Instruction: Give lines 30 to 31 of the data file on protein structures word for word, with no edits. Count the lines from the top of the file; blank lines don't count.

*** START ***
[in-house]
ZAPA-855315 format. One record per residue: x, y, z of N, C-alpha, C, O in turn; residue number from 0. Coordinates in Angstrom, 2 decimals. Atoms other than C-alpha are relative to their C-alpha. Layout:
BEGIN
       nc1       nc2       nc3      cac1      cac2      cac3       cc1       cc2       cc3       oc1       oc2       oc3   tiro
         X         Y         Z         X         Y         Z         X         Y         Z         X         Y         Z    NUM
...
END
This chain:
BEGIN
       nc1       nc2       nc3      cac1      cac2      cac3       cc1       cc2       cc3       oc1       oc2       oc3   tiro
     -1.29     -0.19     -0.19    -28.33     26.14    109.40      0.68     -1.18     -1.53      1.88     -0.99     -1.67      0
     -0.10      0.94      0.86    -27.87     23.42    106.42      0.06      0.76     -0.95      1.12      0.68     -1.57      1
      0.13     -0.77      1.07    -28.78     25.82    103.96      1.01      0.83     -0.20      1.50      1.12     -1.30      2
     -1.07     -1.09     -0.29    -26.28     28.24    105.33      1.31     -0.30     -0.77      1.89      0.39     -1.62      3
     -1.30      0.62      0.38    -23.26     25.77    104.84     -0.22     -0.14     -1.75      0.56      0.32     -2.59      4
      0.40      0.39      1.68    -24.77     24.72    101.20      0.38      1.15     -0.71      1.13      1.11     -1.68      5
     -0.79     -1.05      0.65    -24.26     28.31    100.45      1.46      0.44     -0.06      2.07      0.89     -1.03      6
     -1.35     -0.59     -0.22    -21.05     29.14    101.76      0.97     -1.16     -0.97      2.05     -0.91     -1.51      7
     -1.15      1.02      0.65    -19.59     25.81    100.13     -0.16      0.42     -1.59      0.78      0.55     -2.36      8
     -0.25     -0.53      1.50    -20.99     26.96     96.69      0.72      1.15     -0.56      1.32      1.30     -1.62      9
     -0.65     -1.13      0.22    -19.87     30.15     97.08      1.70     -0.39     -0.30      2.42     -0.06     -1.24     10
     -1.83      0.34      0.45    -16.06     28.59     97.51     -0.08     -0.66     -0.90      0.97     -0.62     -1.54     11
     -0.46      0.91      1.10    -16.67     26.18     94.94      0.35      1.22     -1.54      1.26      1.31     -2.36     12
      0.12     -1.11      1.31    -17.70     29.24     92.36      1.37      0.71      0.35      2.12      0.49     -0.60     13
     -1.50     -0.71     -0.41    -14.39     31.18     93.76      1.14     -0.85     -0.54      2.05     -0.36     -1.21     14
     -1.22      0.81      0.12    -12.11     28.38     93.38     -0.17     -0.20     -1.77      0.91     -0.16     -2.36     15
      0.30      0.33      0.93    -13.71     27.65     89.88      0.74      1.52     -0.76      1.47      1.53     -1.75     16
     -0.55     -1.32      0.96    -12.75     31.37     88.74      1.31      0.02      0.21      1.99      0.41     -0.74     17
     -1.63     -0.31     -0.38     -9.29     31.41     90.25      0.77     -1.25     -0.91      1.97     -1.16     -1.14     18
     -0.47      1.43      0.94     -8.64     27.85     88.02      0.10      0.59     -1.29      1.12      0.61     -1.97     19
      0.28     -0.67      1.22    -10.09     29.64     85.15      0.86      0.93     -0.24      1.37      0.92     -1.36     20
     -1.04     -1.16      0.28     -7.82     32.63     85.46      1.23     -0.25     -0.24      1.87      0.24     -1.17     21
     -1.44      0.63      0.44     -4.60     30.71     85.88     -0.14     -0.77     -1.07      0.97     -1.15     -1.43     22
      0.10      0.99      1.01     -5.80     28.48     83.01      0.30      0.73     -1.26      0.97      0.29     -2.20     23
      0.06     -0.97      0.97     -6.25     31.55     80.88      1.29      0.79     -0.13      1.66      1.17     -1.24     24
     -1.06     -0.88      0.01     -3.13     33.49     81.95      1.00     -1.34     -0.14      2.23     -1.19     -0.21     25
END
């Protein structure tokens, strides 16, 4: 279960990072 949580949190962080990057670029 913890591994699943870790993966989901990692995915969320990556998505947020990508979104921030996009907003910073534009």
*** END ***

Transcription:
     -0.47      1.43      0.94     -8.64     27.85     88.02      0.10      0.59     -1.29      1.12      0.61     -1.97     19
      0.28     -0.67      1.22    -10.09     29.64     85.15      0.86      0.93     -0.24      1.37      0.92     -1.36     20